Christopher Chiang, a Mountain View High School history teacher, says he is entering the race for the state Senate on a platform of education reform.
"Despite K-12 and public college funding accounting for half the state budget, the state fails one in three students and our focus on tests bring us no closer to readying a 21st century workforce," said Chiang in a Feb. 5 statement announcing his bid for the 13th District seat.
Chiang is running for a newly drawn district which will go into effect in November, and which will cover much of the area that is currently the 11th District represented by State Senator Joe Simitian, who is being termed out. Currently the 13th District covers parts of Mountain View, Sunnyvale and runs all the way down to Gilroy. The newly formed 13th District will run from South San Francisco down to Sunnyvale.
Through his continuing education and involvement in education leadership conferences, Chiang said he has come to believe there is a "disconnect between state laws and what education researchers are saying." Sacramento needs a fresh perspective, Chiang said, and he believes he is the man for the job.
The biggest problem in California schools, according to Chiang, is that not enough is required of teachers. "For me to renew my teaching credential, I just send in a check," he said. "We wouldn't allow that for the medical or legal profession."
He acknowledged that teachers are given incentives to continue their professional development -- in the form of automatic pay raises for attaining graduate units. All too often, those graduate units do little to improve teaching ability, he said.
If elected, Chiang said he plans to push the state to demand more from both teachers and principals, as well as from the colleges and universities that train them. Teachers should be required to undergo meaningful professional development in order to renew their credential and financial penalties should be levied against state teaching colleges that aren't doing a good job, he said.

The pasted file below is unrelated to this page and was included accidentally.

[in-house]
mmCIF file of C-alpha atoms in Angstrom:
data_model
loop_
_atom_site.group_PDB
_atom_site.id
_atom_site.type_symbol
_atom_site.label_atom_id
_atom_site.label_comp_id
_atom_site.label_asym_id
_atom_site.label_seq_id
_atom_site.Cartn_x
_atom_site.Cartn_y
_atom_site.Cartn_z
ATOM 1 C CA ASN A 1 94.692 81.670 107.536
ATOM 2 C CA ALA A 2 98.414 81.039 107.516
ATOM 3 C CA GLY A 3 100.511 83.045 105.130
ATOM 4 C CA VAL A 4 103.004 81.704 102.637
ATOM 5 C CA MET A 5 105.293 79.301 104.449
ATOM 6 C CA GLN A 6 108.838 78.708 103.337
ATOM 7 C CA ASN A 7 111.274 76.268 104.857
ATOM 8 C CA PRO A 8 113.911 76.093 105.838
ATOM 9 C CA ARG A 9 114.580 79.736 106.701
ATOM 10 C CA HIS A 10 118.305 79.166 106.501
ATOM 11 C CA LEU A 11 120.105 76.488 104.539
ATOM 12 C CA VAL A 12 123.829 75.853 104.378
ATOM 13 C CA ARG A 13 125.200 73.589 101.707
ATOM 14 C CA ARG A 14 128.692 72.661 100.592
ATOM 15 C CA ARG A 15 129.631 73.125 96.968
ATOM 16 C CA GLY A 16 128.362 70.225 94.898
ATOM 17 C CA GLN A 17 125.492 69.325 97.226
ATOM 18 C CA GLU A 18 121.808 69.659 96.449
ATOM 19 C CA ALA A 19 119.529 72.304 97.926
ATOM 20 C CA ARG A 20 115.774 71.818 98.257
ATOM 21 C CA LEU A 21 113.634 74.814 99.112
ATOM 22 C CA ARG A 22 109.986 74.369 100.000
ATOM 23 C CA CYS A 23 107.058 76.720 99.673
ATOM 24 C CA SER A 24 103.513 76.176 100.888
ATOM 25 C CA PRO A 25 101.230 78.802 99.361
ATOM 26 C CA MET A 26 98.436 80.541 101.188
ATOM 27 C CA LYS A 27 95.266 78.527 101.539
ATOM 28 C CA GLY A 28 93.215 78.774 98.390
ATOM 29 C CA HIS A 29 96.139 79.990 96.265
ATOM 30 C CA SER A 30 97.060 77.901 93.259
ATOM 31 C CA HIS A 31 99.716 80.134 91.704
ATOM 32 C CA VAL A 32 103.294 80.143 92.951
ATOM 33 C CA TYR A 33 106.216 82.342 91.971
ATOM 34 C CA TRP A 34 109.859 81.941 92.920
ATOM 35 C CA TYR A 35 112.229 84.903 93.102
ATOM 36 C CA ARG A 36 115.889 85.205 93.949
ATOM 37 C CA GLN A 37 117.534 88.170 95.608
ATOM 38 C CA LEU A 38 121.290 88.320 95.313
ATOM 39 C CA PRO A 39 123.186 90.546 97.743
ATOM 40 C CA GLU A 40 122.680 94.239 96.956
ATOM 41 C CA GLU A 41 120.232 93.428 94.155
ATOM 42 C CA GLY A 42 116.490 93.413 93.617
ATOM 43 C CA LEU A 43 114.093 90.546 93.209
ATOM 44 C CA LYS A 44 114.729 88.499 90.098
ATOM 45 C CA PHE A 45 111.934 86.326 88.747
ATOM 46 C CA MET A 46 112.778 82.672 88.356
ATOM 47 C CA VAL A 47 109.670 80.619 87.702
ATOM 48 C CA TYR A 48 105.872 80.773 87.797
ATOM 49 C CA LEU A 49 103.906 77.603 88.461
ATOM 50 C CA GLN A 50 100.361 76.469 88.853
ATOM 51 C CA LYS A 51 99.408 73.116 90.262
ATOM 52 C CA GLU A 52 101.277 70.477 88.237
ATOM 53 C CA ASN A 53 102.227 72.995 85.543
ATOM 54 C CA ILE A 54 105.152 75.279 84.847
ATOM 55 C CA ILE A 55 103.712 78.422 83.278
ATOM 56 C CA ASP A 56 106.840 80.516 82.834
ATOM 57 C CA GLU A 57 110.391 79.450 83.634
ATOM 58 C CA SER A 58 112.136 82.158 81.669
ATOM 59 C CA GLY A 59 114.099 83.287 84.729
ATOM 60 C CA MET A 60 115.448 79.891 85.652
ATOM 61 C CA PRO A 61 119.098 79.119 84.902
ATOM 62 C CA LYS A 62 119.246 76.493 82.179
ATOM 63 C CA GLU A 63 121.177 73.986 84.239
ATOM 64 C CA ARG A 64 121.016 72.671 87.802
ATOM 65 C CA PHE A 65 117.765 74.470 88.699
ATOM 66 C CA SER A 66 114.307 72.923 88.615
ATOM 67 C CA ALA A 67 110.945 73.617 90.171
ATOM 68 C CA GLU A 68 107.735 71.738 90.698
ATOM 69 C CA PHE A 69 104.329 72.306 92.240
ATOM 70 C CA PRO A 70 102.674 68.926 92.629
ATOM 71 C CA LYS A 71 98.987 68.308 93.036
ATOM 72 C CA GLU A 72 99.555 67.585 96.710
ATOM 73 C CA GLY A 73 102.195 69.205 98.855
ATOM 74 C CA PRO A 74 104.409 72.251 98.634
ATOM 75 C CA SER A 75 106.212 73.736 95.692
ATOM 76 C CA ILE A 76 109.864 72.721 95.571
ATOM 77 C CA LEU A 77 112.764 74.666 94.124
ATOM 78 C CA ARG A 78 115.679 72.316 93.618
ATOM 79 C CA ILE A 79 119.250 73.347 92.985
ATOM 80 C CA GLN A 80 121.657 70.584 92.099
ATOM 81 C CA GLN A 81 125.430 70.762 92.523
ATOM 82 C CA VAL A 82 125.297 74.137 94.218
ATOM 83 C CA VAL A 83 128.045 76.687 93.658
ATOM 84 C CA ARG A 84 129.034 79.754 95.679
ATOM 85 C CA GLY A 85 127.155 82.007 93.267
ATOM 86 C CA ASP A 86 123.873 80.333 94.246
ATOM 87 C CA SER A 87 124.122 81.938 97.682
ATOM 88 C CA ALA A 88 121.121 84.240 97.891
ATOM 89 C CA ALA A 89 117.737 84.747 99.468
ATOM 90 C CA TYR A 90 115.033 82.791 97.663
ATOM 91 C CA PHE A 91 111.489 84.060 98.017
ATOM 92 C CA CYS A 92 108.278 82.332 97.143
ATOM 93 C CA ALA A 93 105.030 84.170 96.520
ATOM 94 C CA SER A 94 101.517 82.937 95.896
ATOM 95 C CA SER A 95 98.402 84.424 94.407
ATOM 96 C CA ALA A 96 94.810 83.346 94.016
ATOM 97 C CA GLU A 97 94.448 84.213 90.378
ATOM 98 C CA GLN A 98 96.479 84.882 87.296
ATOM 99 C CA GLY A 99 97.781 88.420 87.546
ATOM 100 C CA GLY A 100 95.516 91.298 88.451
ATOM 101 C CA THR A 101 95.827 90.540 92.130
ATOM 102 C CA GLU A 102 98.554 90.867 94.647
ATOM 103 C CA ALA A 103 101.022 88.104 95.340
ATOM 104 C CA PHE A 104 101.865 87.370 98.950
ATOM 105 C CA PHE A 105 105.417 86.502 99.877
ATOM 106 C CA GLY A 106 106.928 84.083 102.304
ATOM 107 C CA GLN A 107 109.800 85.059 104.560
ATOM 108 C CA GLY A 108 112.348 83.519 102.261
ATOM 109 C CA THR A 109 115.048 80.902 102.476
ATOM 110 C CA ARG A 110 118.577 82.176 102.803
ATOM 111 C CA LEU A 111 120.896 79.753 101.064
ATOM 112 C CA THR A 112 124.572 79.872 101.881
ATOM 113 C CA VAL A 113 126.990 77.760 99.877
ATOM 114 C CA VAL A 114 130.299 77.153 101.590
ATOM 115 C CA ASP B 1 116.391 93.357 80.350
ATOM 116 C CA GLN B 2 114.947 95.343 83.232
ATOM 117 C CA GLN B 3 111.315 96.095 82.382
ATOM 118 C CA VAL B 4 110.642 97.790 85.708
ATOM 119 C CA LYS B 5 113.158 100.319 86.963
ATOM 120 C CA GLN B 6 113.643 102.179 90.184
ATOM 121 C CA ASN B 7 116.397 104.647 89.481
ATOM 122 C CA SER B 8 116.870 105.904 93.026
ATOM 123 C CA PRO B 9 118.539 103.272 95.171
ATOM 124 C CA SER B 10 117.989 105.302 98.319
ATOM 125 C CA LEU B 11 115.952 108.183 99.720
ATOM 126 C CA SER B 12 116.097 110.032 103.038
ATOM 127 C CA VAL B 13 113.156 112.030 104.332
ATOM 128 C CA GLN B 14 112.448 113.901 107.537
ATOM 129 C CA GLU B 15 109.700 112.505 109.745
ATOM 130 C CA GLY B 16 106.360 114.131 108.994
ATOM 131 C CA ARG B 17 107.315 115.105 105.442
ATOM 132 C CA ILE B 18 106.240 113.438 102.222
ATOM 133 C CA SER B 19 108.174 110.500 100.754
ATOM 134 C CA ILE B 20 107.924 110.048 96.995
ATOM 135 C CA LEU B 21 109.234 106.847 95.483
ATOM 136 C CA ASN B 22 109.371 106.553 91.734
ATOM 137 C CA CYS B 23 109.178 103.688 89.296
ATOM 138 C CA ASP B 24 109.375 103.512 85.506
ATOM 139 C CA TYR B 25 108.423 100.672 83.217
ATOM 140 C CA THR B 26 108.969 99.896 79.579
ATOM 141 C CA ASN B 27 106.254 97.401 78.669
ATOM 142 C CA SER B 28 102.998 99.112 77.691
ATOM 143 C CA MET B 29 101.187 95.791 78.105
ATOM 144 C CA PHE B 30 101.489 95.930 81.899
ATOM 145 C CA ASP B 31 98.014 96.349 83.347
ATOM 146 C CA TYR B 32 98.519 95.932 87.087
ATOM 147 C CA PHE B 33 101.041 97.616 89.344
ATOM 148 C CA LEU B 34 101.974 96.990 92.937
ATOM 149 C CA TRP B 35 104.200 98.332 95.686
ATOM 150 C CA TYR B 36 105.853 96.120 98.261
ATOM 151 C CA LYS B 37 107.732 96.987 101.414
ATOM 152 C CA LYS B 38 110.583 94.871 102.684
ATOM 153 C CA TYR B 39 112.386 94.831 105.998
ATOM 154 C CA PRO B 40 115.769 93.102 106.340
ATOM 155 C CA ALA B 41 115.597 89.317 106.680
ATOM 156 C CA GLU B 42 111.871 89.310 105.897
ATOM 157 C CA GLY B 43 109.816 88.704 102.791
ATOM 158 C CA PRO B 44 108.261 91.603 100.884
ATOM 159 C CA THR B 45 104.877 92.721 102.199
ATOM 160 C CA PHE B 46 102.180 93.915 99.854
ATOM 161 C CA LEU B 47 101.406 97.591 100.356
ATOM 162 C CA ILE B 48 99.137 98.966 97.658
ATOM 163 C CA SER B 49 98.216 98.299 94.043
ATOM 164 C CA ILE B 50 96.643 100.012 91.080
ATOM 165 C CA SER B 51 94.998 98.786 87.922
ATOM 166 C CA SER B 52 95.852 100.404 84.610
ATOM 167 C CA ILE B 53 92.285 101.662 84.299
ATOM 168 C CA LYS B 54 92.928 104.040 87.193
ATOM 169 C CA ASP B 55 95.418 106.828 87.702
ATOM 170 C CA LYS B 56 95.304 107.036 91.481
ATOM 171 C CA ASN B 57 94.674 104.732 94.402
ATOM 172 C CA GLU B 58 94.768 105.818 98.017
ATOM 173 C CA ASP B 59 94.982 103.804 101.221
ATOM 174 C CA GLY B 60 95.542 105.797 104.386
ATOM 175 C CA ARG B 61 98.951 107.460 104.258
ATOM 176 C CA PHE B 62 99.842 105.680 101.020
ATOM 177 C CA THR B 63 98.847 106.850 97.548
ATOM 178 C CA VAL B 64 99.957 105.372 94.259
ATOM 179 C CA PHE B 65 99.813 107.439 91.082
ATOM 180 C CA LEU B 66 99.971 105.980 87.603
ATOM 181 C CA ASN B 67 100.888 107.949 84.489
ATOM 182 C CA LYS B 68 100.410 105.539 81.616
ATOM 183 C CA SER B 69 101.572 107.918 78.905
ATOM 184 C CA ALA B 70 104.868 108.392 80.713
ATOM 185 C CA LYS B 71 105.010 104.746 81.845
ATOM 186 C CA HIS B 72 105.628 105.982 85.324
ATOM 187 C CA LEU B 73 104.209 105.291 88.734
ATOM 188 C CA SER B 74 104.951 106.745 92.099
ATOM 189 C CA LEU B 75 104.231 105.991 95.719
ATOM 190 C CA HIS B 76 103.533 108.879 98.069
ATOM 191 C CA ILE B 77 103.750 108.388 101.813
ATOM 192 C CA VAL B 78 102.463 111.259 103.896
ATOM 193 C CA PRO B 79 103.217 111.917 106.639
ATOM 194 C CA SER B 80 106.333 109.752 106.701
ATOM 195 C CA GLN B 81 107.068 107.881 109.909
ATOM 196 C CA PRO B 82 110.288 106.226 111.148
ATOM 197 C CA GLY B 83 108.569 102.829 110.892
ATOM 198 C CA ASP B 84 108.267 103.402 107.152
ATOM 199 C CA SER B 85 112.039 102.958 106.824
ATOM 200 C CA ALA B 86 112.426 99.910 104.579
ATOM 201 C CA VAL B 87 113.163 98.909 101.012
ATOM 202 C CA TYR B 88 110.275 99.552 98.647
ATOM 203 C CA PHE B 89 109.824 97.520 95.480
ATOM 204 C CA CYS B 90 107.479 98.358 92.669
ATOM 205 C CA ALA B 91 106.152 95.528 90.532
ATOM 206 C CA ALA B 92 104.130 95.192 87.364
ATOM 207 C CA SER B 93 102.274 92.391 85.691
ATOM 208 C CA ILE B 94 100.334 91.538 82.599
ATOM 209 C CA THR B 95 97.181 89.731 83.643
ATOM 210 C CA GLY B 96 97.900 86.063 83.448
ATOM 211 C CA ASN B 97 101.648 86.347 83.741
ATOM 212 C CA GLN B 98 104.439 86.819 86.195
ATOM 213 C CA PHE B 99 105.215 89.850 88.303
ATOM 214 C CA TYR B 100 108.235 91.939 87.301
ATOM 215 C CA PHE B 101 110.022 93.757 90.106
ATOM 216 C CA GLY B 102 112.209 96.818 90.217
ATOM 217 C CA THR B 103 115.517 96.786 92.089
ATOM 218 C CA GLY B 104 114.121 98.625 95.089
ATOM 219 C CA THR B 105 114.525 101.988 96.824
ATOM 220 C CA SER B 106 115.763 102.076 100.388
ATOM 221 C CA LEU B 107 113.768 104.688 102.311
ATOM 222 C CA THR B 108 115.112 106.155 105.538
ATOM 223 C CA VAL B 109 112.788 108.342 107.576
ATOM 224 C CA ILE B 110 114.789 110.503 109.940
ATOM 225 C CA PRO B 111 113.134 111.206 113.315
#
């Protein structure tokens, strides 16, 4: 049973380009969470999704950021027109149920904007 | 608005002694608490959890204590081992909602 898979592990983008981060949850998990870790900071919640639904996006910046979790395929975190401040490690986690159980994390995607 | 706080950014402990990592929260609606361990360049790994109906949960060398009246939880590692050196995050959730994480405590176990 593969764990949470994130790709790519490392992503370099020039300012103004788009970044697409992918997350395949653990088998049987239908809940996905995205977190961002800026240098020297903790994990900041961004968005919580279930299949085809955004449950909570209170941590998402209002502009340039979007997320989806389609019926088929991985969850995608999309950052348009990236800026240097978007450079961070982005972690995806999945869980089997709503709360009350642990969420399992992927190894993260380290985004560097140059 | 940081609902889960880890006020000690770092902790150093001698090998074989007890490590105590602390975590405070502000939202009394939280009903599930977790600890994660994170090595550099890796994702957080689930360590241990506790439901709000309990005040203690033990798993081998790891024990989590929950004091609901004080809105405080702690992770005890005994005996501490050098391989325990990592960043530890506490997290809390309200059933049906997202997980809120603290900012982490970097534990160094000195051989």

He proposes "ending state testing at every grade level and replacing it with three rigorous exit exams: elementary, middle and high school, coupled with annual random testing of a sampling of students in all subjects, including the arts."
Additionally, he would like to make it so school districts may apply to get the same waivers that charter schools are eligible for.
Chiang, who describes himself as a moderate Democrat and eighth-year teacher, holds master's degrees in teaching and educational leadership from Stanford and Columbia universities, respectively, and a bachelor's degree from University of California at Irvine. More information regarding Chiang's proposals can be found at his website.
Correction: A previous version of this story (online and in print) stated that Chiang would be running for the soon-to-be vacated seat of Elaine Alquist, D-Santa Clara. While Alquist represents the 13th District as it currently stands, the district's boundaries are changing come November. Chiang is running for the new 13th District, which covers much of the area currently represented by Joe Simitian, who will also be termed out in November.